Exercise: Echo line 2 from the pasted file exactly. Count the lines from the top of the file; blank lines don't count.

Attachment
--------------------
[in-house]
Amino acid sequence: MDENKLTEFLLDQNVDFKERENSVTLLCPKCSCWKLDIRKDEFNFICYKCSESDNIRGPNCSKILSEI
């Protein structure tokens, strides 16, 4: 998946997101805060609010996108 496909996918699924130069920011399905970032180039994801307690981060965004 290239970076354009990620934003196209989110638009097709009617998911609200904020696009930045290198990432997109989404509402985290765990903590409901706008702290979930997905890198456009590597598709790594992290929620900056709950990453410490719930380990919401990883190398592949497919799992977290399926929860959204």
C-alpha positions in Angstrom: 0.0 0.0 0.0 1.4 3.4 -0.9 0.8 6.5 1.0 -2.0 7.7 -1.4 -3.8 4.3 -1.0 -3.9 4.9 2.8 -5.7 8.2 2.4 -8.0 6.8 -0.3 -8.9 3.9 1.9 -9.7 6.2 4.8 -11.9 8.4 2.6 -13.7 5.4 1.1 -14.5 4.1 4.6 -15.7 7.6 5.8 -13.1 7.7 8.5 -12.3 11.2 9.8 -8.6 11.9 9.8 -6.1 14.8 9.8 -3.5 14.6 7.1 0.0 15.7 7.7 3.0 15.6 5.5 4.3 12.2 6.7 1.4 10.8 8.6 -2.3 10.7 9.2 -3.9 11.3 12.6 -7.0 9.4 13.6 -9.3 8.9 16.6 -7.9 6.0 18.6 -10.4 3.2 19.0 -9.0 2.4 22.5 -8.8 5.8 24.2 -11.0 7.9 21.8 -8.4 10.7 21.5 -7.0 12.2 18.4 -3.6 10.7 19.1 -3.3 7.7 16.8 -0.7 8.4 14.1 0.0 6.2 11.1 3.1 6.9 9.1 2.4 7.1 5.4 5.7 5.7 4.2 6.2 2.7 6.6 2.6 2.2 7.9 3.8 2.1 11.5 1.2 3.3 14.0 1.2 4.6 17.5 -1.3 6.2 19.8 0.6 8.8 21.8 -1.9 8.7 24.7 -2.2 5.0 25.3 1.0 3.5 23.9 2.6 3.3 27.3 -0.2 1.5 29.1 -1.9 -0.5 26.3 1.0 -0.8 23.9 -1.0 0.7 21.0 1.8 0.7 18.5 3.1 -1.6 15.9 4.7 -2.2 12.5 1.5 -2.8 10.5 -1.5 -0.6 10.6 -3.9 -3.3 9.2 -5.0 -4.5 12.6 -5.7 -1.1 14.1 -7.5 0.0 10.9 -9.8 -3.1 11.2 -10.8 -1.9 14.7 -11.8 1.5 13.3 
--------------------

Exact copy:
Amino acid sequence: MDENKLTEFLLDQNVDFKERENSVTLLCPKCSCWKLDIRKDEFNFICYKCSESDNIRGPNCSKILSEI